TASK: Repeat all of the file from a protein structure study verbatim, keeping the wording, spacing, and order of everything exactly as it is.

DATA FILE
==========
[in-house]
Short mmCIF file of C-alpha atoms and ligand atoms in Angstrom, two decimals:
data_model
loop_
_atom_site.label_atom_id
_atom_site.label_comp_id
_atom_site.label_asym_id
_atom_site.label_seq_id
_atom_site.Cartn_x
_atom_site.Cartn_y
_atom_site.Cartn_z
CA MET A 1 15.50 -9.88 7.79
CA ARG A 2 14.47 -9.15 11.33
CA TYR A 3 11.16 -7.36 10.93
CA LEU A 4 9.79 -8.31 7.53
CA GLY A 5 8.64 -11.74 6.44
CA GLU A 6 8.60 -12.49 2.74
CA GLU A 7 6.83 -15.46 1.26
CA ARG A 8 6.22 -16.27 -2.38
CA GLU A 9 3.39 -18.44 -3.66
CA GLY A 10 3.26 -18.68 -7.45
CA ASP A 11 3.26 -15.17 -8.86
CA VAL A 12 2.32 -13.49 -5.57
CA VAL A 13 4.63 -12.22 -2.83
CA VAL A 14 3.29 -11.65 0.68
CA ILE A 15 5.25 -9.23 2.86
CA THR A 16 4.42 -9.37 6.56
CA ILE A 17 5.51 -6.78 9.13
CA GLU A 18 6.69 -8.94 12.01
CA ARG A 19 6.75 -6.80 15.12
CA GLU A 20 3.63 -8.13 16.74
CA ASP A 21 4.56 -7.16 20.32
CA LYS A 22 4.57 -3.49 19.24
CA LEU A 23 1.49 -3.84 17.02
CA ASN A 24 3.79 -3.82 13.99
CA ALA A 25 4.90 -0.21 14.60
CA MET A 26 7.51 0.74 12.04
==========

[in-house]
Short mmCIF file of C-alpha atoms and ligand atoms in Angstrom, two decimals:
data_model
loop_
_atom_site.label_atom_id
_atom_site.label_comp_id
_atom_site.label_asym_id
_atom_site.label_seq_id
_atom_site.Cartn_x
_atom_site.Cartn_y
_atom_site.Cartn_z
CA MET A 1 15.50 -9.88 7.79
CA ARG A 2 14.47 -9.15 11.33
CA TYR A 3 11.16 -7.36 10.93
CA LEU A 4 9.79 -8.31 7.53
CA GLY A 5 8.64 -11.74 6.44
CA GLU A 6 8.60 -12.49 2.74
CA GLU A 7 6.83 -15.46 1.26
CA ARG A 8 6.22 -16.27 -2.38
CA GLU A 9 3.39 -18.44 -3.66
CA GLY A 10 3.26 -18.68 -7.45
CA ASP A 11 3.26 -15.17 -8.86
CA VAL A 12 2.32 -13.49 -5.57
CA VAL A 13 4.63 -12.22 -2.83
CA VAL A 14 3.29 -11.65 0.68
CA ILE A 15 5.25 -9.23 2.86
CA THR A 16 4.42 -9.37 6.56
CA ILE A 17 5.51 -6.78 9.13
CA GLU A 18 6.69 -8.94 12.01
CA ARG A 19 6.75 -6.80 15.12
CA GLU A 20 3.63 -8.13 16.74
CA ASP A 21 4.56 -7.16 20.32
CA LYS A 22 4.57 -3.49 19.24
CA LEU A 23 1.49 -3.84 17.02
CA ASN A 24 3.79 -3.82 13.99
CA ALA A 25 4.90 -0.21 14.60
CA MET A 26 7.51 0.74 12.04